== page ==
Of course this does NOT apply to the fact that I own long guns AND a hacksaw.
NFA just needs to go.
I thought they actually lost that case – where some guy had 2 pistols, one of which was registered as an SBR, one shoulder stock and one longer barrel. Out in Seattle, I want to say, around 10-15 years ago?
I thought the issue was not the can barrel, but the vent barrel. The can barrel is effectively an oversize muzzle device on a 2 or 3 inch barrel. Never mind that the real barrel has a built in obstruction and would disassemble itself in a rather spectacular way if real ammo were used.
Anyone know what the actual ATF argument is?
Edited to add a link to the determination letter
Yep, letter seems to indicate the issue is the vented barrel inside the tube, not the tube itself.
“On the other hand, I am a little surprised they didnâ€™t just rule the assembled weapon as a Destructive Device (that bore is way bigger that 0.50â€³)”
That’s taken a me a little while to figure out as well, until I realized that the tube isn’t the barrel. Additionally it can’t count towards the barrel length as it’s not permanently attached.
The barrel is the part with the special gas ports. From what I understand the letter to be saying is that they need to at a minimum modify it so that there isn’t a removable set screw which when removed allows live ammo to be chambered. Presumably that would mollify the ATF enough that they’ll let us have it under the same mind-set as how they let us have powder actuated tools.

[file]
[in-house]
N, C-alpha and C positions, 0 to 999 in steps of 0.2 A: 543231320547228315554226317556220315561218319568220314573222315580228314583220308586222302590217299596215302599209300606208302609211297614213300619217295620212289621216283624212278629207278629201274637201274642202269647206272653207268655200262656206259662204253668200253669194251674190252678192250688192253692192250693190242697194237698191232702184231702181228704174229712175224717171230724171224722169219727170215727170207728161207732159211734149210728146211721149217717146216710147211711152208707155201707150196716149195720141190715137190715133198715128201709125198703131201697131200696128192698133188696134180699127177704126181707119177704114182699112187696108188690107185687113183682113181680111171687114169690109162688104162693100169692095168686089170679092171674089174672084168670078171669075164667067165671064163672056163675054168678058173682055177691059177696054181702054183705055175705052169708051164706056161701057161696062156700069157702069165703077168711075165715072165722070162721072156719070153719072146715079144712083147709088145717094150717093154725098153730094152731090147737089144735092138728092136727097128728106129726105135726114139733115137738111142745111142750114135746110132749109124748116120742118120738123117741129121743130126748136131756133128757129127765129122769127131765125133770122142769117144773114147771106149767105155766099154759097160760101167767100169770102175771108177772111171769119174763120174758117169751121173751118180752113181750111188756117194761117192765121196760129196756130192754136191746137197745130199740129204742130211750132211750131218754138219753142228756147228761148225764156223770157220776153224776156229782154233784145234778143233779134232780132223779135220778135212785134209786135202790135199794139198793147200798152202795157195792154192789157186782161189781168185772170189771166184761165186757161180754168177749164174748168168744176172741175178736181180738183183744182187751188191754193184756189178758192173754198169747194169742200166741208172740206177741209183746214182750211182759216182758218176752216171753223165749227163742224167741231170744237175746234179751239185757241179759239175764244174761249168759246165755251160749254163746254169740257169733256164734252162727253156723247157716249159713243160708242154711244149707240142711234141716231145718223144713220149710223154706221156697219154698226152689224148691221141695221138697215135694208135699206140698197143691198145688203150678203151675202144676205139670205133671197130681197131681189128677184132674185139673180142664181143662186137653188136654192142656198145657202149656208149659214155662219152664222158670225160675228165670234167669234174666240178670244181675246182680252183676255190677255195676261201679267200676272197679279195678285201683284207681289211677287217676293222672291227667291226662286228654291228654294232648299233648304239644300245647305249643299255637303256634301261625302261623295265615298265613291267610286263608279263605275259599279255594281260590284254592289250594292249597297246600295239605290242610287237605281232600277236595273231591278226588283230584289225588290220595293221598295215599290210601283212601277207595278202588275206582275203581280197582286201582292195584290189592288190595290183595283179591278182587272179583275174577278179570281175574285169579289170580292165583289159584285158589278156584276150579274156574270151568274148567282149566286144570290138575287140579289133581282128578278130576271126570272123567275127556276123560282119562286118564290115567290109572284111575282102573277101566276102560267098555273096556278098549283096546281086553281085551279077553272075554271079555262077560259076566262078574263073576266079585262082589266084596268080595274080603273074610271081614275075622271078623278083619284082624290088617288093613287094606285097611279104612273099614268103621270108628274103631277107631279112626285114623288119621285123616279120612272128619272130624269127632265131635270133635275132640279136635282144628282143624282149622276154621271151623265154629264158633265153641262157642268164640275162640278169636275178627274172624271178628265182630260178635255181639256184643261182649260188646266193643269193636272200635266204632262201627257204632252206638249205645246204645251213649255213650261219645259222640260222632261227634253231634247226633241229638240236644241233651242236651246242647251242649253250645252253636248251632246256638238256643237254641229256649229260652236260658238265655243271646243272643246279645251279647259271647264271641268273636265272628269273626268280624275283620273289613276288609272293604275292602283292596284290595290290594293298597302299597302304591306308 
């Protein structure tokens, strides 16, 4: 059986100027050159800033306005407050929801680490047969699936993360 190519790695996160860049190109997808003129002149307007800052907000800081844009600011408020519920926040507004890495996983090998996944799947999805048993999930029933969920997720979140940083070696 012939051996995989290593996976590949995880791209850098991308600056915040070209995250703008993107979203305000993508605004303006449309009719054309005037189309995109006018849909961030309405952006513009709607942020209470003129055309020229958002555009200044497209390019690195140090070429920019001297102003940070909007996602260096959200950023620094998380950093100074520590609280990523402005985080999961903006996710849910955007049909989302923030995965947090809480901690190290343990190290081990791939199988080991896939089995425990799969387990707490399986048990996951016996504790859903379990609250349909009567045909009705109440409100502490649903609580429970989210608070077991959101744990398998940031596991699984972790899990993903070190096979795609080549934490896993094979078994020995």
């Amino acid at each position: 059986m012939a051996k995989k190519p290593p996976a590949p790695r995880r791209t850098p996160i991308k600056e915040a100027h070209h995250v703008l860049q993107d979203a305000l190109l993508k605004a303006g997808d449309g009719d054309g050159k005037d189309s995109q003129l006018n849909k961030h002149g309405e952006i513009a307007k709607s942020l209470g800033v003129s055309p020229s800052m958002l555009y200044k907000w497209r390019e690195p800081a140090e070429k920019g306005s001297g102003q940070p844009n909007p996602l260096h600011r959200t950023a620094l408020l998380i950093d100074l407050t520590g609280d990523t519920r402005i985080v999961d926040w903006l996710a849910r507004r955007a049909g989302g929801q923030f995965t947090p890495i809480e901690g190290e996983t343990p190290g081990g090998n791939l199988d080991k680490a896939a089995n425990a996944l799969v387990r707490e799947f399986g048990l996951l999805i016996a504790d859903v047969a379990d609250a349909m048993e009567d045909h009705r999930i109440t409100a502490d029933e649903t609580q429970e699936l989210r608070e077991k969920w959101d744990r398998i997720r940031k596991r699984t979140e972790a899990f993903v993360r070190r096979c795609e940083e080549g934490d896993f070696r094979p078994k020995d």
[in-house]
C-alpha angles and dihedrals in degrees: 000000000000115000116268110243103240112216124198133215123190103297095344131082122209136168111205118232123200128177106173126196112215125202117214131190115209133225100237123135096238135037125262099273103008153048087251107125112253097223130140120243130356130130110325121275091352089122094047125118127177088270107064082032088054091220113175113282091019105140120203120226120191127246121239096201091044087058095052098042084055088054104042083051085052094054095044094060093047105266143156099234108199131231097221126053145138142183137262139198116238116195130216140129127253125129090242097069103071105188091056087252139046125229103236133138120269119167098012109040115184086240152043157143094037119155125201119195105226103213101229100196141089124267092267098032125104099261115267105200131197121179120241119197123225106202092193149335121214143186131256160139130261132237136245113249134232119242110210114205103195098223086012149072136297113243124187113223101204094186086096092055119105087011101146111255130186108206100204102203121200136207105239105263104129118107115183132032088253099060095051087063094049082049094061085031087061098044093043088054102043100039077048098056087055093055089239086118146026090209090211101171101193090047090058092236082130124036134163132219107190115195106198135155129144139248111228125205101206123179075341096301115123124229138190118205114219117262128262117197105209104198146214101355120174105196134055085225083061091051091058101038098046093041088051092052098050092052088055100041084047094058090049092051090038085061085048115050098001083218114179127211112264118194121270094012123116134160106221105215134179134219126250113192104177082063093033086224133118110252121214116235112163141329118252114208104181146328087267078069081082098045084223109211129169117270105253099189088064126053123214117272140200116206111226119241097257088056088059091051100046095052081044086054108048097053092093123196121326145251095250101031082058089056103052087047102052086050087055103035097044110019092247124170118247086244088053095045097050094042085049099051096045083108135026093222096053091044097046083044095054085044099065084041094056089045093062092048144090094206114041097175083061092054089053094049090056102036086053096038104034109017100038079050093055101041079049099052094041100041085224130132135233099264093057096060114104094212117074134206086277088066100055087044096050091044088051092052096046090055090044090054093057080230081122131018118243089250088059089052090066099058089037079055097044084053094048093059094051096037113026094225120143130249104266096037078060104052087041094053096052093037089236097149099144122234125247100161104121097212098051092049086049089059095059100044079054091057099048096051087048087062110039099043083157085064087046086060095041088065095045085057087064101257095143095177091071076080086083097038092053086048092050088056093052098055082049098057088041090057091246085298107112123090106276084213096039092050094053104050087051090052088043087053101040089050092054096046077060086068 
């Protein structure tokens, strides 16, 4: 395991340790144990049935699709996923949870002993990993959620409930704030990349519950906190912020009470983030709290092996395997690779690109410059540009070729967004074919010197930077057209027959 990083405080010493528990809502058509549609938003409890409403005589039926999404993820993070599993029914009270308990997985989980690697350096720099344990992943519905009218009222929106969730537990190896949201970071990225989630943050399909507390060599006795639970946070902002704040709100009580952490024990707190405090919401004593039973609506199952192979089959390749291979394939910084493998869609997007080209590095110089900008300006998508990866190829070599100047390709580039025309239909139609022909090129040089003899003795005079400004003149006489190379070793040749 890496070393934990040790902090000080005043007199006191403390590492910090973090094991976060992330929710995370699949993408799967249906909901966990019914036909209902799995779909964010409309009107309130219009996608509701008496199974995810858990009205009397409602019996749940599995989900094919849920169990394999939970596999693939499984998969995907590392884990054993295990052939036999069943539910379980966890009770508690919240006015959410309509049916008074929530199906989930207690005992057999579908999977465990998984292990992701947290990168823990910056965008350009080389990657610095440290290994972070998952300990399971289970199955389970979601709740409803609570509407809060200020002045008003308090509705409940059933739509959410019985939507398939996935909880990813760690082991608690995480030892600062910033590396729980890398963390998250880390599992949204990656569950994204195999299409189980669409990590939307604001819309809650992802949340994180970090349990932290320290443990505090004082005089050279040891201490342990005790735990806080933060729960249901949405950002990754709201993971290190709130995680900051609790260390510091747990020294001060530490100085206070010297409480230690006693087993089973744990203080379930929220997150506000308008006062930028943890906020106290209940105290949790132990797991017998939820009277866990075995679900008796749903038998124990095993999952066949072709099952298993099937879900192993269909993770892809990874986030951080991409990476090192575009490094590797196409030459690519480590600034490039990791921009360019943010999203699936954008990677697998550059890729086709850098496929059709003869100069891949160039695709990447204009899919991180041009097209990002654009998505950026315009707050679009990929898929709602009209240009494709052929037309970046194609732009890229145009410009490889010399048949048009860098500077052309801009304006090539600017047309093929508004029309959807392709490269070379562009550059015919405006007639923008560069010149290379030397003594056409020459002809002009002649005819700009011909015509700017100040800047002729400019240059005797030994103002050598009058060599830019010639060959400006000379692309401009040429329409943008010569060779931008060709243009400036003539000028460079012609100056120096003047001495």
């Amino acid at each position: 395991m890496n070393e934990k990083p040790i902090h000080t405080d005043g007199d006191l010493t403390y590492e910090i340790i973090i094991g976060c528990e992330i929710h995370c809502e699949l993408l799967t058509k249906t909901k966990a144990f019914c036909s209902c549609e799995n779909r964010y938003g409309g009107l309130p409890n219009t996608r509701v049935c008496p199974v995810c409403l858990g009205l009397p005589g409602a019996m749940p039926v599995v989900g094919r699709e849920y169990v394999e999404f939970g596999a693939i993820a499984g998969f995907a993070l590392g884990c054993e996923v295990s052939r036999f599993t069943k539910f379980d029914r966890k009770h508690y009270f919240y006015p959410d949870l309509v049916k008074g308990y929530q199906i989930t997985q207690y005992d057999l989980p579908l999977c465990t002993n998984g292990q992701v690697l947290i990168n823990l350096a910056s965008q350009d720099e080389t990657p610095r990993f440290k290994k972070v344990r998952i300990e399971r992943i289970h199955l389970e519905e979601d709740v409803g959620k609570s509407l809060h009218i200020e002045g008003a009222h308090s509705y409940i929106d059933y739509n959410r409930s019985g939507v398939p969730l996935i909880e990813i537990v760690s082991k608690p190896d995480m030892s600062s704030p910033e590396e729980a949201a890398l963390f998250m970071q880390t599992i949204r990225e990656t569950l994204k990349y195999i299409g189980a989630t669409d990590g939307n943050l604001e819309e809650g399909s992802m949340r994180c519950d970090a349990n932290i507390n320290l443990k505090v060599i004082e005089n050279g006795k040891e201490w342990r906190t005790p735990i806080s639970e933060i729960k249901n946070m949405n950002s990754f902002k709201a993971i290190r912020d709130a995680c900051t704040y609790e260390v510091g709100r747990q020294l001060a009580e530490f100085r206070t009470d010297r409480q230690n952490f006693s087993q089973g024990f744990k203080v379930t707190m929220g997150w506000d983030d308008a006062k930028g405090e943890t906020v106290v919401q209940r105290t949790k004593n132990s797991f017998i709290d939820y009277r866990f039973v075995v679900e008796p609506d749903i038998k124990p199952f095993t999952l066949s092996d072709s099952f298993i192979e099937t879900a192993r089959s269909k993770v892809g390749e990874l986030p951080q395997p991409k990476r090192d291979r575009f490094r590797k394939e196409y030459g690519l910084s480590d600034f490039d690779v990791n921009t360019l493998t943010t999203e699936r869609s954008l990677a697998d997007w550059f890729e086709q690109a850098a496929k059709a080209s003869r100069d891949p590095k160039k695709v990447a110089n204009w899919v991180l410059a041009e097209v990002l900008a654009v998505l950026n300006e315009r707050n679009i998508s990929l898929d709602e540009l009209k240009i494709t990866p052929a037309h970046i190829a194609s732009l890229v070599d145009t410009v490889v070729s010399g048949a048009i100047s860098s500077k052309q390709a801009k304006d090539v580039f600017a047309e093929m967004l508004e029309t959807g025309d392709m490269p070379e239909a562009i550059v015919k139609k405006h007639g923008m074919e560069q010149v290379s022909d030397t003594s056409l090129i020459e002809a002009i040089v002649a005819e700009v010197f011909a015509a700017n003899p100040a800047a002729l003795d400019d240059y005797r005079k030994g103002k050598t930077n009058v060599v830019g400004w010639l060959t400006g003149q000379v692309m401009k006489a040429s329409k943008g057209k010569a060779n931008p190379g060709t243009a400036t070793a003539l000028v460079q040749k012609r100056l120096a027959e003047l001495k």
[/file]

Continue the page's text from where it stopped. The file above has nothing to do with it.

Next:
And, now that I’ve read the thing, it sounds like they can avoid the AoW-on-a-pistol issue by rifling the actual barrel (which would be a cosmetic change, since there is no bullet to engage the rifling); or avoid both issues by ensuring there is no possibility of being able to chamber or fire a live round. Though I’m not entirely sure the second part (avoiding SBR) is actually spelled out so much as implied.
It’s still not the AFT being independently capricious so much as the ATF interpreting a capricious statute as best they can. It looks like the ATF saw the unit as a really short smooth-bore barrel with the world’s biggest small-arms flash suppressor attached to the front end. I’d say that’s not an unreasonable determination, given the law itself is unreasonable.
The thing is that unreasonable law allows them to make ‘reasonable’ determinations about things such as powder-actuated tools, yet they have chosen not to. They could have easily applied that same thinking in this case, instead they chose to be malicious.
I’m not all that surprised at it getting bagged, but that it didn’t receive a DD classification. Someone on one forum I read has a 37mm Federal “gas gun”, and he was informed by ATF that launching baton rounds (or the “marital aids” he was planning to use – yes, we’re stupidly immature sometimes) would catch an “unregistered DD” charge.